Amazon Web Services has innovation and learning at the core of its culture to drive its continued success. The fourteen Leadership Principles which include ‘learn and be curious’ and ‘invent and simplify’ act as a framework to make consistent decisions. The Leadership Principles are part of the hiring process, employee development programme and help them create mechanisms to turn intentions into processes which they implement and inspect.
4. Learning cultures improve customer satisfaction
And there’s a ripple effect from this boost in employee engagement, creativity and change management.
Greater customer satisfaction.
Engaged, skilled employees exude confidence, passion and motivation for their work. And this can lead to enhanced trust, connection and engagement with customers, both internal and external.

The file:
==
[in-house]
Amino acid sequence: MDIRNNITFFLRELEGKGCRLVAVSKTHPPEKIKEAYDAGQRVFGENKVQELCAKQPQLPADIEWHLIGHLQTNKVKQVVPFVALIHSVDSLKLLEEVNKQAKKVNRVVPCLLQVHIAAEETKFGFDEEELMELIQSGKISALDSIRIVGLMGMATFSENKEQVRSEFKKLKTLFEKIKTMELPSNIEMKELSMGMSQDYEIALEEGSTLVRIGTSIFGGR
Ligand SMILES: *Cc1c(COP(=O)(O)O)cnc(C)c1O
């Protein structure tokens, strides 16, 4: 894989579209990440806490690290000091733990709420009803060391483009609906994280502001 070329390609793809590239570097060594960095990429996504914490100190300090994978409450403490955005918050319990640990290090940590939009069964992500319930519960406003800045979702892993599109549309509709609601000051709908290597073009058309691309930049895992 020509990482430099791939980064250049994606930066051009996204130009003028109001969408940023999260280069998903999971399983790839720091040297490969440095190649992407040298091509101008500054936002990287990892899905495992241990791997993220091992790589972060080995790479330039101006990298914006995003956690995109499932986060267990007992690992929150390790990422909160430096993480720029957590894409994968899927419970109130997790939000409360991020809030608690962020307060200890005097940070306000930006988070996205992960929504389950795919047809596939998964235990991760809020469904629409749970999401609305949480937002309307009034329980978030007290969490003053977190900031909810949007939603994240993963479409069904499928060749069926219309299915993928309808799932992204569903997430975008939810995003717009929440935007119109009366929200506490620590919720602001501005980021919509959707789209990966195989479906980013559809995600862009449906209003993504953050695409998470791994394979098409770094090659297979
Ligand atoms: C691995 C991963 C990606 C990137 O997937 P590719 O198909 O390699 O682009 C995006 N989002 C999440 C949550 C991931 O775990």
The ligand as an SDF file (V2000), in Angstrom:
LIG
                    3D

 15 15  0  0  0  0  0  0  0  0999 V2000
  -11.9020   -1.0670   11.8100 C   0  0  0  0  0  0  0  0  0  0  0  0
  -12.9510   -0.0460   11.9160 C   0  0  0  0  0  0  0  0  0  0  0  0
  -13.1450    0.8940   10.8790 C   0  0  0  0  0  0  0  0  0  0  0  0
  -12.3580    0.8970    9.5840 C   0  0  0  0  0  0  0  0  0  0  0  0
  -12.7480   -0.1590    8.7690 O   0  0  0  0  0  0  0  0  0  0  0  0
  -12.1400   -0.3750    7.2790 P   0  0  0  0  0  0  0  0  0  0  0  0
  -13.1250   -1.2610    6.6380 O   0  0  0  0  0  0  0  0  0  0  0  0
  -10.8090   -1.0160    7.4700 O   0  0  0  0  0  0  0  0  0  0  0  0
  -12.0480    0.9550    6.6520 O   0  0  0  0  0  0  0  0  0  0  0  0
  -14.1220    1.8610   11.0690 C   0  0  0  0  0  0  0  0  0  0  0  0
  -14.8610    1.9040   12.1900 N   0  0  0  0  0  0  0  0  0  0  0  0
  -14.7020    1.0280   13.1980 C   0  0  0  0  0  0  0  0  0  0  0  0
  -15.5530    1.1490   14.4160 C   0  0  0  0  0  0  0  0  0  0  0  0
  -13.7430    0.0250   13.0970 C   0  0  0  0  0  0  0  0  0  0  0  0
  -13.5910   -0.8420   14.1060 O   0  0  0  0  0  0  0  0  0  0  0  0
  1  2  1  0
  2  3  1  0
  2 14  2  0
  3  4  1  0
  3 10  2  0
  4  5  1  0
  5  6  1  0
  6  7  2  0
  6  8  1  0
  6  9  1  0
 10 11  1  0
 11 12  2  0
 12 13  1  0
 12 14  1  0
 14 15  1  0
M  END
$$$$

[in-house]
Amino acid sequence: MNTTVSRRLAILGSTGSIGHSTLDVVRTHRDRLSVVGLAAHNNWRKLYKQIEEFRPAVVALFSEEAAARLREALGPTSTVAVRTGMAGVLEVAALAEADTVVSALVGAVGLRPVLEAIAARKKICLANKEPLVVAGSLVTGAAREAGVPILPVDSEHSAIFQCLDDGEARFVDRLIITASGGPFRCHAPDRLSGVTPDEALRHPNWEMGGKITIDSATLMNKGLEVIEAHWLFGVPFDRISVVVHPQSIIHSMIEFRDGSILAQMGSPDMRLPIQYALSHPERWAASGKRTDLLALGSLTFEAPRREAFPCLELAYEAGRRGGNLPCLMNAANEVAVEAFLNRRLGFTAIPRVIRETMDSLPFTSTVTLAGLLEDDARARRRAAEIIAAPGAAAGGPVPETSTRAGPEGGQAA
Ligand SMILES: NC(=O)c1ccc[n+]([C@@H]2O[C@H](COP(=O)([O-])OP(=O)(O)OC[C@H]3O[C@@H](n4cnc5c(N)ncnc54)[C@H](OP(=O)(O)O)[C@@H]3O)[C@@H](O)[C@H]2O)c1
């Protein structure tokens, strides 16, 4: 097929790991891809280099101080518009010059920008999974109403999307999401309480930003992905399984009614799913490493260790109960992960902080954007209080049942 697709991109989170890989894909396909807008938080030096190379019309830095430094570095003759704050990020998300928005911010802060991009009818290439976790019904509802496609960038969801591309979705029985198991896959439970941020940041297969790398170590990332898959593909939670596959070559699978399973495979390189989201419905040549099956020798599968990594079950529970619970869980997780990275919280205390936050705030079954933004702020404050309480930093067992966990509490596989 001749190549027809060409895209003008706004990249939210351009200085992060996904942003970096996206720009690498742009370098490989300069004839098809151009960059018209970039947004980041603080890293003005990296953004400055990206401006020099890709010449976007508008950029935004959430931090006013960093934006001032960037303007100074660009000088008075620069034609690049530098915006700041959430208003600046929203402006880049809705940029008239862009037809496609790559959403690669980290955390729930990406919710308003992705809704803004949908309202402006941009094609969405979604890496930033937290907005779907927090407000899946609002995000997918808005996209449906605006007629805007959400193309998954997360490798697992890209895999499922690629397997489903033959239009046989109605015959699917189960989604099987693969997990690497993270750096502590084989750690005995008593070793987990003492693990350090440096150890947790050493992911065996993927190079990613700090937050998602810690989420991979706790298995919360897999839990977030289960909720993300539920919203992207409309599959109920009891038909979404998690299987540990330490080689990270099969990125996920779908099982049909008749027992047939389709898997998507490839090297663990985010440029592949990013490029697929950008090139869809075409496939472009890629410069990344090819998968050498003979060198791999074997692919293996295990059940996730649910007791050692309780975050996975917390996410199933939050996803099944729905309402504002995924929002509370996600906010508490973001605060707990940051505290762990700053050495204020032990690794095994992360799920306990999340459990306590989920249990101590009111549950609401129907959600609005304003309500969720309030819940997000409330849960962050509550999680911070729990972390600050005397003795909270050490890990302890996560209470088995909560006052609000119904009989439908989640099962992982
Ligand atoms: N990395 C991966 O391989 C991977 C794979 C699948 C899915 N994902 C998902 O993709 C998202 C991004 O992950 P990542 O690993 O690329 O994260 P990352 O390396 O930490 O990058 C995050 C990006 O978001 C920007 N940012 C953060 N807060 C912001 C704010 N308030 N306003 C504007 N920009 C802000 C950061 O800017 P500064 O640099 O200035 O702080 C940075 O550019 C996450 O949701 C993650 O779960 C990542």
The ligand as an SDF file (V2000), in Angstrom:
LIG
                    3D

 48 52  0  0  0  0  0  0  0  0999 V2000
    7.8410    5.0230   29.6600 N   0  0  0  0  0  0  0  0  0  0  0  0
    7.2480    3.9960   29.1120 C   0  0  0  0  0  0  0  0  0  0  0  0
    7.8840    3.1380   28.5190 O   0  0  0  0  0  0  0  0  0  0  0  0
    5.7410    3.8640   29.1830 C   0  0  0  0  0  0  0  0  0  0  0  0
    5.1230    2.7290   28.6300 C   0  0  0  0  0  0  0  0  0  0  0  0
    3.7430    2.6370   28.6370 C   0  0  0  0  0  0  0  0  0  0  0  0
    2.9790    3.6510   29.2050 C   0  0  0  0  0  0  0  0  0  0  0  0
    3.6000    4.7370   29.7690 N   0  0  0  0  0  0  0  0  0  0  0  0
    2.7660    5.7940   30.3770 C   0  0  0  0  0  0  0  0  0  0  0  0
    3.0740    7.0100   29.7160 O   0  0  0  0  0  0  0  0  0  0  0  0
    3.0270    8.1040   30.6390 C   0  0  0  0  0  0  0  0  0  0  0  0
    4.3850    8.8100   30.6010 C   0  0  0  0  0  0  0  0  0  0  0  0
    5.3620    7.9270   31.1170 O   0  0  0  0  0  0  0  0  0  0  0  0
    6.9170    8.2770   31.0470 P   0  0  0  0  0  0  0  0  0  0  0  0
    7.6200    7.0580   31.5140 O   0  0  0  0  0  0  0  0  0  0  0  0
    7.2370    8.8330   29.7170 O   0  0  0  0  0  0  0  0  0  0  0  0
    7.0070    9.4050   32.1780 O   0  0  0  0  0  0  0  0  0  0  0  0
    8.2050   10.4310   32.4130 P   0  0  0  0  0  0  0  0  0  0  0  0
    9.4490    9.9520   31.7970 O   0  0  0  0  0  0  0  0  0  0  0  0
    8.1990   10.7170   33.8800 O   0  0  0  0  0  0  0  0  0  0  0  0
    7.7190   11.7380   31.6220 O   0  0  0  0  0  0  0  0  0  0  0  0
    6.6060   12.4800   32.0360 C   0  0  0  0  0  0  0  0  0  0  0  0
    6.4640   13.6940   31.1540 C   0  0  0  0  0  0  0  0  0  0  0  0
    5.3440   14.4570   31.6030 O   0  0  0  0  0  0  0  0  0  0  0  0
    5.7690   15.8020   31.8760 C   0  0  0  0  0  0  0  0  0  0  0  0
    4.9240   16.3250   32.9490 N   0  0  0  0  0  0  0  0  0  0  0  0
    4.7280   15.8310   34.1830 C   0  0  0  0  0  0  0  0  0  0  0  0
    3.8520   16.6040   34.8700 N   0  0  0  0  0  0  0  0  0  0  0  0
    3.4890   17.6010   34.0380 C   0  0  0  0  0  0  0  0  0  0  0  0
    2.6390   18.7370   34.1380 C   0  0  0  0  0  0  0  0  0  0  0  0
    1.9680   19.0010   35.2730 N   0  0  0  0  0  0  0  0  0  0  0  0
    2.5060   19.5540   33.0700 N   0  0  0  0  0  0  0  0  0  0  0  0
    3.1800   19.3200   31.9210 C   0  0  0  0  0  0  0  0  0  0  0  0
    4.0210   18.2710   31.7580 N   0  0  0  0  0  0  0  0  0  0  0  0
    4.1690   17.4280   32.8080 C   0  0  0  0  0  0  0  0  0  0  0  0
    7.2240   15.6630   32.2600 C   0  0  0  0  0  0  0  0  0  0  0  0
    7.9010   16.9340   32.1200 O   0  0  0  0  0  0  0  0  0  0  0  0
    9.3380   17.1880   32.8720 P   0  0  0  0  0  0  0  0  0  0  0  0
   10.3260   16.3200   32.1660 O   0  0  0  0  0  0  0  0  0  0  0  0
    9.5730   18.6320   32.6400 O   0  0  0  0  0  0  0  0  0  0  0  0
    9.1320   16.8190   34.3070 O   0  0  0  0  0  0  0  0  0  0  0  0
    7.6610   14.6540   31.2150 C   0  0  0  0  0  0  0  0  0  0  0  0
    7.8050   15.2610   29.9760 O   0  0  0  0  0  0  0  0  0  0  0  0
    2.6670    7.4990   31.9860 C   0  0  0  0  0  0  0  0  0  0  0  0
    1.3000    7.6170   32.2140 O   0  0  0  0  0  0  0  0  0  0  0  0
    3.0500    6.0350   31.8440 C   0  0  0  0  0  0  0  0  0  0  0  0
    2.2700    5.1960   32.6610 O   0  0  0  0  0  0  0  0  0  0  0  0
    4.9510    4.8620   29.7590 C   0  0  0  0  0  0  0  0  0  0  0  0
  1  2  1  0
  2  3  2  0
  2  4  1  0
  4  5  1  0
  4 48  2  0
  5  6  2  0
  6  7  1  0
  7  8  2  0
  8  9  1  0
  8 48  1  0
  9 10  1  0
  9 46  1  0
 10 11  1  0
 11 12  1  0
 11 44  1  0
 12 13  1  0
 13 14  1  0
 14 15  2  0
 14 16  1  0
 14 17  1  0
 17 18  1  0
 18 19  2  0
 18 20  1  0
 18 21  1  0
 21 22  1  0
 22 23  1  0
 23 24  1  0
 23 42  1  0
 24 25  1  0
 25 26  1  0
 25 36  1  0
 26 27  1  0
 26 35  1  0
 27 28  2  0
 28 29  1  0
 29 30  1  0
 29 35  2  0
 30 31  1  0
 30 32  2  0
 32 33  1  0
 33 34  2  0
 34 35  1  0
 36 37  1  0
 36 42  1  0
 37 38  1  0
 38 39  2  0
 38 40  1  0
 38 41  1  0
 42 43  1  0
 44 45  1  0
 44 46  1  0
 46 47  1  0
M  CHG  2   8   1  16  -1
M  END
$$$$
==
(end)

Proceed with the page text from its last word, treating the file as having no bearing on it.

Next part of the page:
A learning culture is one which doesn’t wait for feedback - it solicits feedback. A culture of curiosity and innovation encourages employees to engage with customers, and listen to their opinions, both positive and negative. Supported by an environment of psychological safety, team members can feel free to question the customer journey and suggest improvements to processes. This positively impacts Moments of Truth, where a customer interacts with an organisation, shaping positive customer experience and perceptions.
The growth mindset in learning cultures leads to a can-do mentality, where employees are resilient and proactive in generating solutions to customer issues and complaints.
Having this informative picture of the benefits, you’ll be confident and convincing when talking to others about the importance of a learning culture. Help others have a clear, common vision and see how a learning culture is everyone’s business.
With 80 years’ experience partnering with organisations to develop talent and organisational capacity, work with the British Council to equip your teams with professional skills and strategies to develop a positive learning culture to achieve your organisation’s goals.